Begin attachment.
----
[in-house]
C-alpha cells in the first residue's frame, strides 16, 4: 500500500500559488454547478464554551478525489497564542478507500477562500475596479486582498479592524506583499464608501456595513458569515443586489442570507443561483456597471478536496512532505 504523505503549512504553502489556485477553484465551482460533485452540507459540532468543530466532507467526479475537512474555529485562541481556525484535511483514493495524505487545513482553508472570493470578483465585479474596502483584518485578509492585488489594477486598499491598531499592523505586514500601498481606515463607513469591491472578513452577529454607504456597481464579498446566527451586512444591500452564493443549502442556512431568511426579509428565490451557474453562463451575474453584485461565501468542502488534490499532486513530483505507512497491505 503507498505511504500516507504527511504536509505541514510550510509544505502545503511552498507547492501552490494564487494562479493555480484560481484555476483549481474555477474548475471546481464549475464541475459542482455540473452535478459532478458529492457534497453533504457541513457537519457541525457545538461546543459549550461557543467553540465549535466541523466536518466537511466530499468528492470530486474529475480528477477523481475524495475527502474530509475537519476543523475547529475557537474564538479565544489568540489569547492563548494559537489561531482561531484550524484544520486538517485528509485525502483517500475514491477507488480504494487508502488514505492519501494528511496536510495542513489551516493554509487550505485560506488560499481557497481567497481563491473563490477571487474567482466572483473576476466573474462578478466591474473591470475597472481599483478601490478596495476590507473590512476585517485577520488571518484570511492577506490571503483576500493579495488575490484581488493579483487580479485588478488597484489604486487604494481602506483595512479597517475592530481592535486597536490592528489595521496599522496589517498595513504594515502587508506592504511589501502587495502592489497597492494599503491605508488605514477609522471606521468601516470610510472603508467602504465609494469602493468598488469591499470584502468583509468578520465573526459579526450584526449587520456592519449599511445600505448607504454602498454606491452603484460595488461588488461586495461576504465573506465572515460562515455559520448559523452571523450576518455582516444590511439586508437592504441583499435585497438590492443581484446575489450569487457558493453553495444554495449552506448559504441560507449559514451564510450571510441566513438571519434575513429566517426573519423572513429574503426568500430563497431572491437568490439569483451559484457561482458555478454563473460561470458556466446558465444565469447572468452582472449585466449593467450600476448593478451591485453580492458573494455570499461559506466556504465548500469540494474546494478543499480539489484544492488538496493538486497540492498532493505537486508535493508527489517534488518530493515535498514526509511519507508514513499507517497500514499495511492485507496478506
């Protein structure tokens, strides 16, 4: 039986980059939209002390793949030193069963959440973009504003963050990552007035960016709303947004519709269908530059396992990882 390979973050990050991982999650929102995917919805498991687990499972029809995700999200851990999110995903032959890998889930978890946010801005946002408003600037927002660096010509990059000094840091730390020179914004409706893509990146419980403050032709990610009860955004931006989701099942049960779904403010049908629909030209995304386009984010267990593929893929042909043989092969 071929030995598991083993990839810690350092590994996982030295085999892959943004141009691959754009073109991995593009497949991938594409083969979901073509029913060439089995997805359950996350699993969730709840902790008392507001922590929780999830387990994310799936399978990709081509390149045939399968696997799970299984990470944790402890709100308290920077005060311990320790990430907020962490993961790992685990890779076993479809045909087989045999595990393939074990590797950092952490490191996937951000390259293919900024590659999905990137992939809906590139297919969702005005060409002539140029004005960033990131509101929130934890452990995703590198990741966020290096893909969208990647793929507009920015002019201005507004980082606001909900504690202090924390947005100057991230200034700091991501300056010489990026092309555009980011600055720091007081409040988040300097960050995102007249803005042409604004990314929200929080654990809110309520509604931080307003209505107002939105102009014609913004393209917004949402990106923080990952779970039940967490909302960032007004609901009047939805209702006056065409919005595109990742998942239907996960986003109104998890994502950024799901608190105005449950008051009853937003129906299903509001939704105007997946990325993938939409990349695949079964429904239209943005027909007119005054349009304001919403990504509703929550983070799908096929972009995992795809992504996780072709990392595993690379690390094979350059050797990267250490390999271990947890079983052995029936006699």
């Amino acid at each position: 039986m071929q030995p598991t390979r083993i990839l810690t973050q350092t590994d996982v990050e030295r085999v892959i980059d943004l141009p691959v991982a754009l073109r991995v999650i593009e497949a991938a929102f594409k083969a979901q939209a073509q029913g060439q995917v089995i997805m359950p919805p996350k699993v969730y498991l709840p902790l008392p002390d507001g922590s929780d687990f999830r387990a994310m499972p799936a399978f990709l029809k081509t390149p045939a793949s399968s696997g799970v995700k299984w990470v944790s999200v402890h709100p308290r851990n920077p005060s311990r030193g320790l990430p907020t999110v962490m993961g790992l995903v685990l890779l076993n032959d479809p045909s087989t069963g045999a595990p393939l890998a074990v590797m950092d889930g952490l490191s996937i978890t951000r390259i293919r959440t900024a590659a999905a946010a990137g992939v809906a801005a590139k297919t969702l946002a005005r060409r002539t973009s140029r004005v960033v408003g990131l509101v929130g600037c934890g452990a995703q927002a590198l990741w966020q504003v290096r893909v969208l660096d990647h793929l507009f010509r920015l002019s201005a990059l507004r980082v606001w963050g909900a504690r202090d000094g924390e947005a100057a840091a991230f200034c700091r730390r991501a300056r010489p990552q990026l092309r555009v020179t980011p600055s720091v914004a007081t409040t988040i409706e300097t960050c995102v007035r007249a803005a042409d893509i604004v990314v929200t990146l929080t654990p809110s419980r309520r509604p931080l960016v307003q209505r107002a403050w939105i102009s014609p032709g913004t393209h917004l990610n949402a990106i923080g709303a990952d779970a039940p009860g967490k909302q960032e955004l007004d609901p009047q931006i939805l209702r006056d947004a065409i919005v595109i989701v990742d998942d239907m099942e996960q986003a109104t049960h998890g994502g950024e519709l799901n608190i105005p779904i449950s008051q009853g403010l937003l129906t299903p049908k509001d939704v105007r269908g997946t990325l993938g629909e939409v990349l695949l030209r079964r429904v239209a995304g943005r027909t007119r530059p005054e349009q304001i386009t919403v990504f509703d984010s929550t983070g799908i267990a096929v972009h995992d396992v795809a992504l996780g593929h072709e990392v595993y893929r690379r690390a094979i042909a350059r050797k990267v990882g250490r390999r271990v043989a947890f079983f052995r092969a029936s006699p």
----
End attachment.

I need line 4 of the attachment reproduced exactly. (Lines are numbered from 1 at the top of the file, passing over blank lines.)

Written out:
């Amino acid at each position: 039986m071929q030995p598991t390979r083993i990839l810690t973050q350092t590994d996982v990050e030295r085999v892959i980059d943004l141009p691959v991982a754009l073109r991995v999650i593009e497949a991938a929102f594409k083969a979901q939209a073509q029913g060439q995917v089995i997805m359950p919805p996350k699993v969730y498991l709840p902790l008392p002390d507001g922590s929780d687990f999830r387990a994310m499972p799936a399978f990709l029809k081509t390149p045939a793949s399968s696997g799970v995700k299984w990470v944790s999200v402890h709100p308290r851990n920077p005060s311990r030193g320790l990430p907020t999110v962490m993961g790992l995903v685990l890779l076993n032959d479809p045909s087989t069963g045999a595990p393939l890998a074990v590797m950092d889930g952490l490191s996937i978890t951000r390259i293919r959440t900024a590659a999905a946010a990137g992939v809906a801005a590139k297919t969702l946002a005005r060409r002539t973009s140029r004005v960033v408003g990131l509101v929130g600037c934890g452990a995703q927002a590198l990741w966020q504003v290096r893909v969208l660096d990647h793929l507009f010509r920015l002019s201005a990059l507004r980082v606001w963050g909900a504690r202090d000094g924390e947005a100057a840091a991230f200034c700091r730390r991501a300056r010489p990552q990026l092309r555009v020179t980011p600055s720091v914004a007081t409040t988040i409706e300097t960050c995102v007035r007249a803005a042409d893509i604004v990314v929200t990146l929080t654990p809110s419980r309520r509604p931080l960016v307003q209505r107002a403050w939105i102009s014609p032709g913004t393209h917004l990610n949402a990106i923080g709303a990952d779970a039940p009860g967490k909302q960032e955004l007004d609901p009047q931006i939805l209702r006056d947004a065409i919005v595109i989701v990742d998942d239907m099942e996960q986003a109104t049960h998890g994502g950024e519709l799901n608190i105005p779904i449950s008051q009853g403010l937003l129906t299903p049908k509001d939704v105007r269908g997946t990325l993938g629909e939409v990349l695949l030209r079964r429904v239209a995304g943005r027909t007119r530059p005054e349009q304001i386009t919403v990504f509703d984010s929550t983070g799908i267990a096929v972009h995992d396992v795809a992504l996780g593929h072709e990392v595993y893929r690379r690390a094979i042909a350059r050797k990267v990882g250490r390999r271990v043989a947890f079983f052995r092969a029936s006699p």